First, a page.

(Bloomberg) -- Engine No. 1 seemingly came out of nowhere when it won a campaign to replace three seats on the board of Exxon Mobil Corp. last May. And from now on the activist fund will be advertising its every move.
San Francisco-based Engine No. 1 recently introduced an online dashboard that will disclose how it votes on every proposal at each company in its Transform 500 ETF (ticker VOTE). While some funds wait months to disclose how they vote to investors, Engine No. 1 will release its decisions in “as real time as technologically possible,” said Michael O’Leary, managing director at Engine No. 1.
The transparency will show VOTE investors, competitors and corporate board members exactly how Engine No.1 is voting in a world that is increasingly focused on ESG proposals.
VOTE, which tracks an index of large-cap U.S. companies, has attracted $287 million of assets since launching in June. Unlike other ESG-focused exchange-traded funds that shun certain industries and companies, VOTE enacts ESG principles via proxy voting at companies to try to make change from within.
The strategy already appears to be working. Less than a year after the firm secured a victory to replace three directors on Exxon’s board, the oil and gas company announced it plans to eliminate some greenhouse gas emissions by 2050.
Engine No. 1 plans to share proposals with the public and campaign on issues prior to the vote taking place, as they did with Exxon.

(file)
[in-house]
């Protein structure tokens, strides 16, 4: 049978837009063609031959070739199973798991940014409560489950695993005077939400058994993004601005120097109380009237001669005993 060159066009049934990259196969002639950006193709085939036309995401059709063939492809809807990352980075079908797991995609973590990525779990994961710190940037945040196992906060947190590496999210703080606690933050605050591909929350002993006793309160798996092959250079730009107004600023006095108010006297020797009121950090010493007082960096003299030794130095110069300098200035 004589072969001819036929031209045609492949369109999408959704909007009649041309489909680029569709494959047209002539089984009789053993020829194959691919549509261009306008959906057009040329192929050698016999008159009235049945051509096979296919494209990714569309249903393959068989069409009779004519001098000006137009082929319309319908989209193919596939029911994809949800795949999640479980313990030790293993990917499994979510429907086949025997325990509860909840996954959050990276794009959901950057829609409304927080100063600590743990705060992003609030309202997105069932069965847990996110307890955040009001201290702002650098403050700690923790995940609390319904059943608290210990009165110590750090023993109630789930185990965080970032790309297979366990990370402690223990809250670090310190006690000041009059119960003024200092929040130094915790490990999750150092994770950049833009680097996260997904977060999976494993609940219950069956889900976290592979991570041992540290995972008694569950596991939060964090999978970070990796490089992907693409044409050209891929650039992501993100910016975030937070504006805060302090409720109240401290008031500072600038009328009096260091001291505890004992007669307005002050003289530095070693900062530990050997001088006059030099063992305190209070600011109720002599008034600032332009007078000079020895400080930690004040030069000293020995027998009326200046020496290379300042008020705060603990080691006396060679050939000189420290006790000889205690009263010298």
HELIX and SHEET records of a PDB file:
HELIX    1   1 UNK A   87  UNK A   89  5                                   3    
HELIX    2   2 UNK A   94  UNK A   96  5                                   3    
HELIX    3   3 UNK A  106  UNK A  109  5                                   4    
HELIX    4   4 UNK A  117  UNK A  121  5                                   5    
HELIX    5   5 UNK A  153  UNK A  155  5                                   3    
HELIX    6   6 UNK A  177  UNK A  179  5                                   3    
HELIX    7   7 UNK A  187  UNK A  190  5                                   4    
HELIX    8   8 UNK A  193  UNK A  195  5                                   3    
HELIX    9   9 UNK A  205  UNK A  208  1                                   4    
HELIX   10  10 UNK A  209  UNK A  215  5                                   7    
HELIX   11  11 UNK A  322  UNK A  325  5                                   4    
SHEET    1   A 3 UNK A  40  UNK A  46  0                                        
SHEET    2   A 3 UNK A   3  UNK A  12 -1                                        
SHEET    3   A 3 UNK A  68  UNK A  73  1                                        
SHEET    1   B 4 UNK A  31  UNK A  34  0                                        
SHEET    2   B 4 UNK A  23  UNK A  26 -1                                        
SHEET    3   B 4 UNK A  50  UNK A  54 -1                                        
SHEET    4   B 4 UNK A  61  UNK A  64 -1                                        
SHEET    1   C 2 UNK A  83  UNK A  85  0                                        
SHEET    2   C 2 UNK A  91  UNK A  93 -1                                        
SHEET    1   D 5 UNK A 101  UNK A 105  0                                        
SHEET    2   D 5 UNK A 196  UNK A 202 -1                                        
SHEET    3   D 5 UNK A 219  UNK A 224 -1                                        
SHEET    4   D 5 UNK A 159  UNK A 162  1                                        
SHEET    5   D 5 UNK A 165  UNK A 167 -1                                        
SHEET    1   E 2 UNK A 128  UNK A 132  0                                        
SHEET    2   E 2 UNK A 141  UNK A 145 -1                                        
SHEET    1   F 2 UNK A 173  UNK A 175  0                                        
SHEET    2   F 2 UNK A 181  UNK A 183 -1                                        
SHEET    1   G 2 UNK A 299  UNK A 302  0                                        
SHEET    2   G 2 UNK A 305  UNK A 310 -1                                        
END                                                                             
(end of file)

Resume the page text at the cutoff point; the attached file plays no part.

During this proxy season, O’Leary said the fund expects to take on certain proposals and companies “with special cause,” but they haven’t announced details yet. More broadly, he said, issues like racial equity, workforce issues and carbon emissions transparency are area of focus.
“As we think about where we can make meaningful action on climate, that’s not just energy companies, that includes auto companies, agricultural companies, industrial companies,” he said.
Engine No. 1 said VOTE supported more than 90% of ESG proposals submitted by shareholders in the 2021 proxy season, compared with the average fund which supported 34% of proposals, according to data compiled by Morningstar Inc.
Although the firm, which had about $396 million of assets under management as of its most recent 13F filing, pales in size relative to asset management giants like BlackRock Inc., O’Leary said they’re trying to shake up the market with transparency.
BlackRock has a similar voting dashboard, though the firm typically updates results of its voting every quarter, with the exception of a few key proposals shared closer to real-time, said Rob Du Boff, senior ESG analyst at Bloomberg Intelligence. He noted that BlackRock has many funds to compile, while Engine No. 1 only has one.
Still, Engine No. 1 clearly hopes to influence other funds that promote ESG aspirations but don’t always act on them, said Todd Rosenbluth, head of ETF and mutual fund research at CFRA.
“They’re hoping that being transparent might influence other asset managers to also be transparent,” he said. “And if they’re not voting in a favorable way towards ESG, perhaps the transparency will encourage them to vote differently.”
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